Kidney diseases in children range from mild, treatable disorders to acute and sometimes life-threatening conditions. Renal disease can be ongoing and progressive (called chronic kidney disease, or CKD). Some of the most common types of kidney diseases in children are present at birth and include:
Many children suffering from chronic kidney disease can qualify for disability benefits from the Social Security Administration (SSA). Children with debilitating CKD who meet the financial requirements can qualify for Supplemental Security Income (SSI) disability benefits.
The symptoms children experience will vary depending on the cause and type of kidney disease. Symptoms of chronic kidney disease can include any of the following:
Kidney disease in children can be the result of:
To be eligible for SSI, children must meet Social Security's medical requirements, and their parents must have limited income and resources (assets). Learn more about how a child qualifies financially for SSI.
Once the income and asset requirements are met, the child must meet Social Security's definition of disabled. There are two ways a child with kidney problems can do that:
The listing for chronic kidney disease found in Section 106 (Genitourinary Disorders) of the listings sets forth the medical requirements that must be met for your child's condition to be considered disabling. Social Security will automatically approve disability benefits for a child who meets the requirements of any of the following seven conditions due to kidney disease:
To determine that your child meets the requirements of the listing, Social Security will need to see compelling medical evidence, including:
If there's not enough medical evidence to make a determination, Social Security might send your child for a consultative examination (CE). An independent doctor hired by the SSA would conduct your child's CE at no cost to you.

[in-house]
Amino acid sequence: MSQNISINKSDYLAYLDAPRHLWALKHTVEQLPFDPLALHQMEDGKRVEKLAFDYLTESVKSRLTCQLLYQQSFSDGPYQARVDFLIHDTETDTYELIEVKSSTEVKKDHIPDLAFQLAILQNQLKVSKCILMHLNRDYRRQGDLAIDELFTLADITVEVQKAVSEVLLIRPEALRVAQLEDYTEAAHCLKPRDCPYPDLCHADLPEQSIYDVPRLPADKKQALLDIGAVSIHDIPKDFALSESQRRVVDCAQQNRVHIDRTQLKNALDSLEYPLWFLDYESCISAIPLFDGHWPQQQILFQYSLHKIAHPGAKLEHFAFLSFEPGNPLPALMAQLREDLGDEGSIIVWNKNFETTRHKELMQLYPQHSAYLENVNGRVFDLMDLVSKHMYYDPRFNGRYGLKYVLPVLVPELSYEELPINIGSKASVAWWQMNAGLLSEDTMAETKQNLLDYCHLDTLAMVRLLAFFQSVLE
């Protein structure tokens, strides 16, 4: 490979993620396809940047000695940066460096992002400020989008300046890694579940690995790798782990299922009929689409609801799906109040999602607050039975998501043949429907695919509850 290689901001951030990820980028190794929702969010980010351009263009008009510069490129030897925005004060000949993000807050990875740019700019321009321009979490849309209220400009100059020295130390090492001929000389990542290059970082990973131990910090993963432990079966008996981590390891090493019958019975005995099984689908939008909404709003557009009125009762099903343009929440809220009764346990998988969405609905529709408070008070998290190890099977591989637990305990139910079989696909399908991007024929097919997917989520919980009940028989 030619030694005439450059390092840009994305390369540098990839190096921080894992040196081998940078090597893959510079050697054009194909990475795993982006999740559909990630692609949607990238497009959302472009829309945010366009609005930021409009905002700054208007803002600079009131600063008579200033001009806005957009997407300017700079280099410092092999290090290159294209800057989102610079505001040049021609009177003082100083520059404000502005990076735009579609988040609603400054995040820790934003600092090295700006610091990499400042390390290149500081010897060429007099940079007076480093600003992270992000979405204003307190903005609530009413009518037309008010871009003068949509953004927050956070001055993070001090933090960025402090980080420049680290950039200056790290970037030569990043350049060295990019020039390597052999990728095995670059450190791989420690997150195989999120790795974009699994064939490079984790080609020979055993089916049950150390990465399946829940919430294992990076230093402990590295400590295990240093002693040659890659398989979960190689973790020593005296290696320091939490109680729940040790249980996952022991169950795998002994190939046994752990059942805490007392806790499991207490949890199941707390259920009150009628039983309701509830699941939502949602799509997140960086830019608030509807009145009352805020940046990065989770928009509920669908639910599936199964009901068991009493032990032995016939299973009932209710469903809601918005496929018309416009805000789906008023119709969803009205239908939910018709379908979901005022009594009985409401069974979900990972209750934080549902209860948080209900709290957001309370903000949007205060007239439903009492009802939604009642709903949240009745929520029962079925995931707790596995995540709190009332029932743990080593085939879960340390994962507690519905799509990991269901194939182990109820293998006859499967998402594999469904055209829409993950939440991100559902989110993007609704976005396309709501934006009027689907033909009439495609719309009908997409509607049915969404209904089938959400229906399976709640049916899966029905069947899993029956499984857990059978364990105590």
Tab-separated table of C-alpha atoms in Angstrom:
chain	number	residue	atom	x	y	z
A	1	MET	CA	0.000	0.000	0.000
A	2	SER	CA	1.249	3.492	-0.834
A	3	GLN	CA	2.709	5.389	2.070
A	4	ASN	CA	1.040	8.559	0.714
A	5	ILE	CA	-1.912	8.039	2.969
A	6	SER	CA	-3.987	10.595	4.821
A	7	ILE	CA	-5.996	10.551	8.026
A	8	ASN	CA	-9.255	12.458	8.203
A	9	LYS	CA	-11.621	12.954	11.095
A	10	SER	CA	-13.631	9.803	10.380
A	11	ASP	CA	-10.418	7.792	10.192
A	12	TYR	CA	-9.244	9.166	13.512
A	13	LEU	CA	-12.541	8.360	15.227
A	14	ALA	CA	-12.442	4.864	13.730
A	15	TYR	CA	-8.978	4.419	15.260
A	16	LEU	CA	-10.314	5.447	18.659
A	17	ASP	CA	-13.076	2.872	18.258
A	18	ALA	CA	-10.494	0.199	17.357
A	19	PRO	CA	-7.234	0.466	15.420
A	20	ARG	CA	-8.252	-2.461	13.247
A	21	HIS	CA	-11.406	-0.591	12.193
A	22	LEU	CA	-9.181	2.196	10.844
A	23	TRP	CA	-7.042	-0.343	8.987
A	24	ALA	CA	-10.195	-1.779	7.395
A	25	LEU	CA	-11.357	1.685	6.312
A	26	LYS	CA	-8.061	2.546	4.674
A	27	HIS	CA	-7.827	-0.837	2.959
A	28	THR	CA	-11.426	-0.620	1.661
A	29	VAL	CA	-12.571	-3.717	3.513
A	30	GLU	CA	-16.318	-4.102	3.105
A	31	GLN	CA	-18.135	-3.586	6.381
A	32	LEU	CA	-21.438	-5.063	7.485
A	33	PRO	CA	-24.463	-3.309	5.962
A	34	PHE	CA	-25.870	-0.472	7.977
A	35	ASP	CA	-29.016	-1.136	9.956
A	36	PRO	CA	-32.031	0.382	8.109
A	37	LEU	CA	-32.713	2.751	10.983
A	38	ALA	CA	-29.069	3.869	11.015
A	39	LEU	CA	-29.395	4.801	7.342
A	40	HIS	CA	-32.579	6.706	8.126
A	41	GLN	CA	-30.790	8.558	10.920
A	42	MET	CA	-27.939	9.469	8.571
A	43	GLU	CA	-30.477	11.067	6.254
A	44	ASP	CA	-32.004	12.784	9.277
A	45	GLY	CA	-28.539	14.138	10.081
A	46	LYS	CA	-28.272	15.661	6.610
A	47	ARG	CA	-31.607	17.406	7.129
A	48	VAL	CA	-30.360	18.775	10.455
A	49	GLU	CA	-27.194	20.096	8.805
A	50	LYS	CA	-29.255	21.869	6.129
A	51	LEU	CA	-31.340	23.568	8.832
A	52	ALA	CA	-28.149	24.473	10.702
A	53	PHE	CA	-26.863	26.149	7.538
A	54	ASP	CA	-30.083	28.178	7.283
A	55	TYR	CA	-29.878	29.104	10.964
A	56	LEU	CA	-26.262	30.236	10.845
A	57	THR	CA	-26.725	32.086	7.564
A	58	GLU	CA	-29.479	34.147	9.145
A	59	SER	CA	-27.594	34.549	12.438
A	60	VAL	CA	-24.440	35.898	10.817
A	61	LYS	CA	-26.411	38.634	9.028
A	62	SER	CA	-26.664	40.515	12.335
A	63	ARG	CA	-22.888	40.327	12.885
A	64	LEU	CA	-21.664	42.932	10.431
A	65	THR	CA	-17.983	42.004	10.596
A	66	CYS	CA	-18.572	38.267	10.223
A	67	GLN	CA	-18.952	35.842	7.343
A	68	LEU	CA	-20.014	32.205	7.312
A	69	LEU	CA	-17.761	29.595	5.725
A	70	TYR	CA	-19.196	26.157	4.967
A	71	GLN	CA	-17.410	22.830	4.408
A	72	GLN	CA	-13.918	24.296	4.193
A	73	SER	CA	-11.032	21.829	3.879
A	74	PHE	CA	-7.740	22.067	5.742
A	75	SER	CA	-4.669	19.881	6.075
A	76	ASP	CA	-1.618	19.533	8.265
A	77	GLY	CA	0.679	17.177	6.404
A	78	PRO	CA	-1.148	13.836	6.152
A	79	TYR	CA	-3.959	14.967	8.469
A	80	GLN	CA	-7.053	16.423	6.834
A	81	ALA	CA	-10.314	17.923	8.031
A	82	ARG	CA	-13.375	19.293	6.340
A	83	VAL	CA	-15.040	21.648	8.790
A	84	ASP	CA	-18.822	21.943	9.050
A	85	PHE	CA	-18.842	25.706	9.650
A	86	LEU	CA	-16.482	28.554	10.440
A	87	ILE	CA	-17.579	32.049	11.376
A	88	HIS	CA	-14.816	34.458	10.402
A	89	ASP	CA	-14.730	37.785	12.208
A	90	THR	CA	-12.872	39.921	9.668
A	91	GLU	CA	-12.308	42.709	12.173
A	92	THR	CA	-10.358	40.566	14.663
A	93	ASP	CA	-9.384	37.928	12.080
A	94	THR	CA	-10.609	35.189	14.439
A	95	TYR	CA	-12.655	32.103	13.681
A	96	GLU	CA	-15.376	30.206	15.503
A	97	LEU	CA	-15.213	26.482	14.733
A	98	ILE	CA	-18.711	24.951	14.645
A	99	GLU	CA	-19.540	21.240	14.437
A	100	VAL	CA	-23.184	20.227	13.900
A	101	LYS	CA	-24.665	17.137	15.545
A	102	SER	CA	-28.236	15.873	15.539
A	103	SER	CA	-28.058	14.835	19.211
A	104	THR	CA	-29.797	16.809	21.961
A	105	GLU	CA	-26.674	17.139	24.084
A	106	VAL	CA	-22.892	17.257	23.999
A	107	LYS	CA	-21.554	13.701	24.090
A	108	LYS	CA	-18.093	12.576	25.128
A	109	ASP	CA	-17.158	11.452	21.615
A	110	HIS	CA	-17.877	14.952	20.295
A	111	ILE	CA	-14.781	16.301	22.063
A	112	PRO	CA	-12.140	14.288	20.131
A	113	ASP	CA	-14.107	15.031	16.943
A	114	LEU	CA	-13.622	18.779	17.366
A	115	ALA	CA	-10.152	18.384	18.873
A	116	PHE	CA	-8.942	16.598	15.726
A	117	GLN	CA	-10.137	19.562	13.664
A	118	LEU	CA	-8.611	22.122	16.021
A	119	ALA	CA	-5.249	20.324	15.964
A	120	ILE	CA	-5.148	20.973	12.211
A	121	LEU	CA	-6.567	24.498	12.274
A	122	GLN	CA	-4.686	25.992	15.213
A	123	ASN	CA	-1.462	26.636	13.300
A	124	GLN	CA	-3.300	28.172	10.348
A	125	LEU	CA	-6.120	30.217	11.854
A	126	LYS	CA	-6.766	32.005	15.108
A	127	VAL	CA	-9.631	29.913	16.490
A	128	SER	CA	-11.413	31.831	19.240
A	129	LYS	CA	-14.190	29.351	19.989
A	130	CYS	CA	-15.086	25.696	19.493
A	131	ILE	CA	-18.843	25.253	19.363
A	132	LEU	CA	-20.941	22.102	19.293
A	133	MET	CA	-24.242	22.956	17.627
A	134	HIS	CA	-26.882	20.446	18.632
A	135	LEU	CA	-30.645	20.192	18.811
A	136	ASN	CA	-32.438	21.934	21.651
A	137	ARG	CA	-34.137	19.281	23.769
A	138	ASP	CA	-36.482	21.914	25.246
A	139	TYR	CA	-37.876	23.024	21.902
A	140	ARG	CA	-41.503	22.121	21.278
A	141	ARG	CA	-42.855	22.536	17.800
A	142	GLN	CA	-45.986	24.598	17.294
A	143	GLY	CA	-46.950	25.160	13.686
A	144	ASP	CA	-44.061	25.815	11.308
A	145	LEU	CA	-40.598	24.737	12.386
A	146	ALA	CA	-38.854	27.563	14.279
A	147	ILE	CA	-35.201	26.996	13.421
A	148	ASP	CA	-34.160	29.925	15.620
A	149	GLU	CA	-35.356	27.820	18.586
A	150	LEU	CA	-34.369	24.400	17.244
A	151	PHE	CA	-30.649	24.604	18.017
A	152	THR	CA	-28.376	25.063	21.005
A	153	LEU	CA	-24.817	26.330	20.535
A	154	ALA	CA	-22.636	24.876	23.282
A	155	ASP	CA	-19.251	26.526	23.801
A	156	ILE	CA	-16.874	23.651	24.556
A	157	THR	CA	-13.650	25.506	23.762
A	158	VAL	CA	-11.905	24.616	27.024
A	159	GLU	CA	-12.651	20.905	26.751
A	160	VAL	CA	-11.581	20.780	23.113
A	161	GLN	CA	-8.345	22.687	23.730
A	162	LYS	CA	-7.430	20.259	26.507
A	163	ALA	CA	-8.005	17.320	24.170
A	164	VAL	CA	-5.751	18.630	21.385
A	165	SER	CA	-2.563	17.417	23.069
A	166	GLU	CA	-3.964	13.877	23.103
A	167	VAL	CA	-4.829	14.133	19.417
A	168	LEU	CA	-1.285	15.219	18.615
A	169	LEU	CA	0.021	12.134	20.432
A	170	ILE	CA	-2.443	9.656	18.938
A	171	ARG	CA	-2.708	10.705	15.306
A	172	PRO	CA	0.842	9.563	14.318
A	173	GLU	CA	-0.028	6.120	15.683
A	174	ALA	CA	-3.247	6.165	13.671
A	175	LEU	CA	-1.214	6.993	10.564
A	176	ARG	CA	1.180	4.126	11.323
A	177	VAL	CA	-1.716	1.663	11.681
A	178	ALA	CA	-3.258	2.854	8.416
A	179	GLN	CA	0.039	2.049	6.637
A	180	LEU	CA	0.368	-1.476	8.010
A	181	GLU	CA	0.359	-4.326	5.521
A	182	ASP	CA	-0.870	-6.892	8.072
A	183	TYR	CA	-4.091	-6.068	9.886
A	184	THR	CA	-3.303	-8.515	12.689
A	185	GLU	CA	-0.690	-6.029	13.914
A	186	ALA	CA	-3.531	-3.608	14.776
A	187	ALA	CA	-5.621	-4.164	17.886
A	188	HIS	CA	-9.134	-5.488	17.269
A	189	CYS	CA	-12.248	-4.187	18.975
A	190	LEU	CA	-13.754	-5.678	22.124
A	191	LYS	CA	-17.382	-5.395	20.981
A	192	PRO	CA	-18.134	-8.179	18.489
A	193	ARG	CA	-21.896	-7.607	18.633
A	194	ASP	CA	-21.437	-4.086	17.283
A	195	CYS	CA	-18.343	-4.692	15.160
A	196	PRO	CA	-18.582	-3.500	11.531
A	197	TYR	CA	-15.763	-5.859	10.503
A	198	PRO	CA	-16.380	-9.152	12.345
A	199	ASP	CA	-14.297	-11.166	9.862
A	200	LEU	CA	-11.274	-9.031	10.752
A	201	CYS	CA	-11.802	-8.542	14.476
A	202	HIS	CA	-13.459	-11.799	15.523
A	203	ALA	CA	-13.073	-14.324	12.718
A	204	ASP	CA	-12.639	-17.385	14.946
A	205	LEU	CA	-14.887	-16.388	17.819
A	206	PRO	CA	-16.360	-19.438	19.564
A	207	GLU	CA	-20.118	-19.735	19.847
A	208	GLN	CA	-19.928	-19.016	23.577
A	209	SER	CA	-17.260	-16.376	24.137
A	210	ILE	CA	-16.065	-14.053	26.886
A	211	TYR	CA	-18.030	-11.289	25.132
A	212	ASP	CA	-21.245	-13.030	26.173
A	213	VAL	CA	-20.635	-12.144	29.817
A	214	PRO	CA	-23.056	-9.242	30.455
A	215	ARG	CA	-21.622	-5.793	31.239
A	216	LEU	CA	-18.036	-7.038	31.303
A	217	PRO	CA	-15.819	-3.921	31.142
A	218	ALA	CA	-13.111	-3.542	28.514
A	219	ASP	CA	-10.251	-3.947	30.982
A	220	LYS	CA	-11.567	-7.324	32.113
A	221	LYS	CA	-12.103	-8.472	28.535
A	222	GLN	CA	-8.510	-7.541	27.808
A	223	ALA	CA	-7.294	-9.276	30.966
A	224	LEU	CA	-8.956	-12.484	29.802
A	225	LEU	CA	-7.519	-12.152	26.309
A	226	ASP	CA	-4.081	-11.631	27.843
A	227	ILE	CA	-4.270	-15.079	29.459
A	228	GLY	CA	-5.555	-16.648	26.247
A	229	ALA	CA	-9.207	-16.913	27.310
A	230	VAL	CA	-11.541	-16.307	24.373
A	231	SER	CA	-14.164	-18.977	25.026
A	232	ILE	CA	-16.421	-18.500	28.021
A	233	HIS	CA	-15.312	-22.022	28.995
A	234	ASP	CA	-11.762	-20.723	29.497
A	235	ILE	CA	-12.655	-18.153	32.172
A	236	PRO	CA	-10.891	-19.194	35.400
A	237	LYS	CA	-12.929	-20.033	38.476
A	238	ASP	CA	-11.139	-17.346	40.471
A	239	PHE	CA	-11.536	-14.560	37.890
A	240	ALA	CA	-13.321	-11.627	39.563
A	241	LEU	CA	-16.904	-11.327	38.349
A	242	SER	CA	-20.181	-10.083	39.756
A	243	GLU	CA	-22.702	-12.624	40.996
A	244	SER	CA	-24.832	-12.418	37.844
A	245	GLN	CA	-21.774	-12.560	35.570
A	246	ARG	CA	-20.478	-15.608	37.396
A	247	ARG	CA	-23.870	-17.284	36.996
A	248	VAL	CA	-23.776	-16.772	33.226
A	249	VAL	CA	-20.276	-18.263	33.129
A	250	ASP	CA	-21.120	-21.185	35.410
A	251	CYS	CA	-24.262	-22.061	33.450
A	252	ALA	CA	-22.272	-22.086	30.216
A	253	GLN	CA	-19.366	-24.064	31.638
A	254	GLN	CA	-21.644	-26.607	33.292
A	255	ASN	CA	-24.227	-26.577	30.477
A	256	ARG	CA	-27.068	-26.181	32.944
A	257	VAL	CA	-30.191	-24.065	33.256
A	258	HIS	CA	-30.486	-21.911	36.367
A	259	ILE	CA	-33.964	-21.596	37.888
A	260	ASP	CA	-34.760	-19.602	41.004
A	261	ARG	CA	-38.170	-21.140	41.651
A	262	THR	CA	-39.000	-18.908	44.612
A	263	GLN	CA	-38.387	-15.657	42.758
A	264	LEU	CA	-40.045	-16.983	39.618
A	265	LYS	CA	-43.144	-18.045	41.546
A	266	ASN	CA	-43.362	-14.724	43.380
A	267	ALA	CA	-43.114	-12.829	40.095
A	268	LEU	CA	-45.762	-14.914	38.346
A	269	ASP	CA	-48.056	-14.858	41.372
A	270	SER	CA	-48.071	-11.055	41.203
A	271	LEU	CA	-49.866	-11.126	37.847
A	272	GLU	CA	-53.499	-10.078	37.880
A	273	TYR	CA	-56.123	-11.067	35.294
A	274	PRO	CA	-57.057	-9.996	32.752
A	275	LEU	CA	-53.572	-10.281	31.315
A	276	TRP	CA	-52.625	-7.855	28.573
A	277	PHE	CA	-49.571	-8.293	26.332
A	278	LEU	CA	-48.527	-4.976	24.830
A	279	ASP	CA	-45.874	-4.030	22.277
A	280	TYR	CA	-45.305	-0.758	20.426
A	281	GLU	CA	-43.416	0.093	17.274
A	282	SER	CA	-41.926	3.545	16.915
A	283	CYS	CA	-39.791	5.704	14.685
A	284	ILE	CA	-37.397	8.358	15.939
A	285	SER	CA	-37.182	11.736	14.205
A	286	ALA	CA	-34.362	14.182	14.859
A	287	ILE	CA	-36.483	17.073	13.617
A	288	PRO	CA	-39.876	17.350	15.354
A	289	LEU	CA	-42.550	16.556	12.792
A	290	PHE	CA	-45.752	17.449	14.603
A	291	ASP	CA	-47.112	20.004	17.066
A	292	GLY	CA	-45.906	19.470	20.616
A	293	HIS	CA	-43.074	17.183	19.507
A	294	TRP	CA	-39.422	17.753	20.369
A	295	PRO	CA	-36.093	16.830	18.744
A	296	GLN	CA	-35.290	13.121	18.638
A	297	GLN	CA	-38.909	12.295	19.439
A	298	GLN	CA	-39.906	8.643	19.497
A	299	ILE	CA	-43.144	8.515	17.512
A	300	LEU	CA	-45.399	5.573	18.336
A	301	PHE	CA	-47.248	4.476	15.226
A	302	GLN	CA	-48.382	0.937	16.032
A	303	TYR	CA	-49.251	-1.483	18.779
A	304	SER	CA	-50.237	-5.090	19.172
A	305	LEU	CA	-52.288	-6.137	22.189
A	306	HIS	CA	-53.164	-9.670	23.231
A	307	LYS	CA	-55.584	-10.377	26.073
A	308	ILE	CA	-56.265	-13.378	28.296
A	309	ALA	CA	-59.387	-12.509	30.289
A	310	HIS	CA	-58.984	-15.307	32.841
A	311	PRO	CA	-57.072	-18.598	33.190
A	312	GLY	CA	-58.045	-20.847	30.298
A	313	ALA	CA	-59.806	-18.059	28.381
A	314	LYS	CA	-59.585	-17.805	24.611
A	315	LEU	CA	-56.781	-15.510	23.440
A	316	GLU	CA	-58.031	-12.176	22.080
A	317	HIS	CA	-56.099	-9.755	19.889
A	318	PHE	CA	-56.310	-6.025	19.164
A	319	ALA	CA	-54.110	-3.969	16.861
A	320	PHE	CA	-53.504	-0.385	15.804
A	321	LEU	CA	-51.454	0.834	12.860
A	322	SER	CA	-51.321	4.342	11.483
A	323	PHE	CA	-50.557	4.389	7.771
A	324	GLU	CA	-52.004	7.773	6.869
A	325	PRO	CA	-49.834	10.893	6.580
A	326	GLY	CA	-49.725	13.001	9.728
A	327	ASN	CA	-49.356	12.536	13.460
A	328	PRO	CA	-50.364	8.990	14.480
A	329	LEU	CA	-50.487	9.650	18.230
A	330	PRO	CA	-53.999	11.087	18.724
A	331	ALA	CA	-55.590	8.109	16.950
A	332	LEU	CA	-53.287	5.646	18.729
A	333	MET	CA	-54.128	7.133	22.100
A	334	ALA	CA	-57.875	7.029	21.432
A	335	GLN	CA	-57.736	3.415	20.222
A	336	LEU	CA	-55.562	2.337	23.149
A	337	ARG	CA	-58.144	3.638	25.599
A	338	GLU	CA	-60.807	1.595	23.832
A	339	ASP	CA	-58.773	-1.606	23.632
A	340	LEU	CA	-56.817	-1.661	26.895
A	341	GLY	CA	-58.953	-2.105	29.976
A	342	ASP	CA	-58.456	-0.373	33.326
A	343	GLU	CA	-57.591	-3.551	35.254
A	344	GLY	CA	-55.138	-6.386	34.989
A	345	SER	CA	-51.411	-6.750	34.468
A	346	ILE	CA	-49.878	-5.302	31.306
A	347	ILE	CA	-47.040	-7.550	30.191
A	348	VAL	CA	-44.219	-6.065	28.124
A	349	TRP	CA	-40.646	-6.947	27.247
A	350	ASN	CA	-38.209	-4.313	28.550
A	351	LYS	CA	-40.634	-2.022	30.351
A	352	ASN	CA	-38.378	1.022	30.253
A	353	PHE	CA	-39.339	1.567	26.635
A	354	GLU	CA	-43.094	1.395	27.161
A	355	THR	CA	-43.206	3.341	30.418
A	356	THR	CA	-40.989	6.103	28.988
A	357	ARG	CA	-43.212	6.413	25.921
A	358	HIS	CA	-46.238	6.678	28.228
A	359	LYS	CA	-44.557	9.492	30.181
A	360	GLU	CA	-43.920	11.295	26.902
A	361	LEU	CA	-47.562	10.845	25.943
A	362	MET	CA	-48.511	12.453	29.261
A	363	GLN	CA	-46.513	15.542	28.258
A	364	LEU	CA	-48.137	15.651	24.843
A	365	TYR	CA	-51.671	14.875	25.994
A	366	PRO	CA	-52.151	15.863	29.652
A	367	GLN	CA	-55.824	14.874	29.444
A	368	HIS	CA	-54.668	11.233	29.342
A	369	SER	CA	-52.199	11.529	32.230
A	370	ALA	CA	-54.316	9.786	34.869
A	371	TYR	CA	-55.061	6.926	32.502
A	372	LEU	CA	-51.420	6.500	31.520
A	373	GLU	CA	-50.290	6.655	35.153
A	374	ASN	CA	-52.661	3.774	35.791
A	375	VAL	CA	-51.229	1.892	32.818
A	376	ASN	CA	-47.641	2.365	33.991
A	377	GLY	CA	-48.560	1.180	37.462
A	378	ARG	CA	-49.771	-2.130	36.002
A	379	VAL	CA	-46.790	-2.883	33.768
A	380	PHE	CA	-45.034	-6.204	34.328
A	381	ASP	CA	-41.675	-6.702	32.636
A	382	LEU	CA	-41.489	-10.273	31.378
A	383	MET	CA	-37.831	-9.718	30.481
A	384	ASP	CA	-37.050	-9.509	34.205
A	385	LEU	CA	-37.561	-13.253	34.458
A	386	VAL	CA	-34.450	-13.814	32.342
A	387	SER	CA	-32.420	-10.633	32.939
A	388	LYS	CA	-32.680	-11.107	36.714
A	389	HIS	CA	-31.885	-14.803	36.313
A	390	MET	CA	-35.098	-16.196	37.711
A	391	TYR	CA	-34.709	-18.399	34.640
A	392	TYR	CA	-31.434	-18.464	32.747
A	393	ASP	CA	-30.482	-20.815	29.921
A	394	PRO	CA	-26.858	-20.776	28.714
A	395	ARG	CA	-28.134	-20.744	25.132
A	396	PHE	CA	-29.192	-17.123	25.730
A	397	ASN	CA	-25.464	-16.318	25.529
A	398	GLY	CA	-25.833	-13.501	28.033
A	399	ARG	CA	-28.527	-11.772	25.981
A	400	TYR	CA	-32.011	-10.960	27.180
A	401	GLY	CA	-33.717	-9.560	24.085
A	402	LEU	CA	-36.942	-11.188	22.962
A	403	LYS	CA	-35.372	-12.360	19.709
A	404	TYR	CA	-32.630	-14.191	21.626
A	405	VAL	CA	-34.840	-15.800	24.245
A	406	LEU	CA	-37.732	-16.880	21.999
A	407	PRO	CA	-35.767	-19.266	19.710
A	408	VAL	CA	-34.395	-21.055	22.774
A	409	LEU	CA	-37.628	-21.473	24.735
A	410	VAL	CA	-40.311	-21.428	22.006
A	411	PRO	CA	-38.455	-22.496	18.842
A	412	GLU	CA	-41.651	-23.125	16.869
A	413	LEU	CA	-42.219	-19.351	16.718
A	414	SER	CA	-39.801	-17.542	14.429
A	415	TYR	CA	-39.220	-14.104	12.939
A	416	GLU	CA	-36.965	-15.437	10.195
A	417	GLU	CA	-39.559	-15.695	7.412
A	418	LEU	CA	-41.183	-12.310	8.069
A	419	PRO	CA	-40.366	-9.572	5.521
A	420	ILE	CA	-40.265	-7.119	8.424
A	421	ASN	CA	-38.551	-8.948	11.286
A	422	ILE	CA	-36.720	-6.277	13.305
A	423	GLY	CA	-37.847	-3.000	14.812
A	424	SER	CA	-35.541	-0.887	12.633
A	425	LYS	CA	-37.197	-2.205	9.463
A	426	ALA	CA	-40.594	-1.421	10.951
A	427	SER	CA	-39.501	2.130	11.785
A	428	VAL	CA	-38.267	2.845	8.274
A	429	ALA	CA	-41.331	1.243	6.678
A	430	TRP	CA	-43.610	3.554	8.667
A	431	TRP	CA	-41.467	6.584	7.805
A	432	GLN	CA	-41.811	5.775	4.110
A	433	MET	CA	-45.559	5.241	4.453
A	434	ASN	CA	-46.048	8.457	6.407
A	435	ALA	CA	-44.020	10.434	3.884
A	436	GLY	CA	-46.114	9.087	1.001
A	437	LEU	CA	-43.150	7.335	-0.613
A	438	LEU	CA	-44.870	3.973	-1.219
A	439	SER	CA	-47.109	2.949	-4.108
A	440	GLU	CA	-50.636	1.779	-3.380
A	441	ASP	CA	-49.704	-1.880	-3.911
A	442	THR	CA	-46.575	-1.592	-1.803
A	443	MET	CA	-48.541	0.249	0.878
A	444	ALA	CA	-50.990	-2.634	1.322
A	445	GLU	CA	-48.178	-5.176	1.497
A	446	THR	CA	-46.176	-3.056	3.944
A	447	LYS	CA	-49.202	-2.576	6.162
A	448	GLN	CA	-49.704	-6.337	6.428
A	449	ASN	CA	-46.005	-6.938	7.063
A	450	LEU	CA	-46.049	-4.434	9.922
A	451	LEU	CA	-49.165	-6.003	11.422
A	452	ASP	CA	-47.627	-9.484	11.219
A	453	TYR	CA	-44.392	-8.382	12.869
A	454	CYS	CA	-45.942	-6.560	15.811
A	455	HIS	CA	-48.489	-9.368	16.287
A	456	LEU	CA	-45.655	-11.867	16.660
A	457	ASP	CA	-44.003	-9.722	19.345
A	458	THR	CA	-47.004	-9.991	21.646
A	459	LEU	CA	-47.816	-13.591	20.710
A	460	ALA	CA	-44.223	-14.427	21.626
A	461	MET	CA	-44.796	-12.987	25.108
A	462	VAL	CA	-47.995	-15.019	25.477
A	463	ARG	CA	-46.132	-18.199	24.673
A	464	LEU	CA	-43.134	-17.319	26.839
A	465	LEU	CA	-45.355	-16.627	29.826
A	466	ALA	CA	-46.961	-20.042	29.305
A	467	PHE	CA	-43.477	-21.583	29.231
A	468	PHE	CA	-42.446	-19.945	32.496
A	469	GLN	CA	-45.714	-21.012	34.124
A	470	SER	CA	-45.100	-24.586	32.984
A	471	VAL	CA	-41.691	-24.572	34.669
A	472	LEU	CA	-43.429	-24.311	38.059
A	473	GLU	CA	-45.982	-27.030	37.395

Even if your child's condition isn't severe enough to match one of the listings for CKD, Social Security might still approve disability benefits if your child has significant functional limitations due to kidney disease—this is called "functionally equaling the listings."
To get SSI this way, you must be able to show that your child has either "marked" limitations in two out of six areas of functioning or an extreme limitation in one area of functioning. A marked limitation means your child's ability to start, sustain, or finish activities independently is seriously limited. An extreme limitation means that your child's abilities are very seriously limited.
Social Security evaluates the following six areas (called "domains") of functioning:
Because kidney disease can cause learning delays and concentration difficulties, you might be able to prove limitations in the first two domains of functioning: learning and using information and paying attention to and finishing tasks. School records and teacher reports, in addition to medical records, are helpful evidence to support these limitations.
In addition, because kidney disease can cause severe headaches and nausea and can result in repeated hospitalizations, your child's health and physical well-being might also be seriously compromised. Hospital records and school attendance records can help prove the extent of your child's limitations in this domain of functioning.
Lastly, kidney disease can cause growth delays. Such delays might limit your child's ability to move about and manipulate objects or engage in appropriate self-care, compared to peers of the same age. It's also possible for a combination of these conditions to impact your child's functioning in the various domains.
In addition, your child's condition must have lasted (or be expected to last) at least one year or for the rest of the child's life.
Learn more about how to prove your child has marked or extreme limitations in functioning.
Applying for SSI benefits for a child is a two-step process:
The simplest way to notify Social Security that you want to file a child's application is to complete an online notification form. You can also call Social Security's national office at 800-772-1213. Or you can begin your child's SSI application online by completing the online child disability report.
Once you've notified Social Security of your intent to file an SSI disability application for your child, the SSA will contact you to schedule an interview. The sooner you notify Social Security of your intent to apply for SSI for your child, the sooner your child's benefits can begin. Learn how long it takes to get benefits after Social Security approves your child's SSI.
Updated November 28, 2023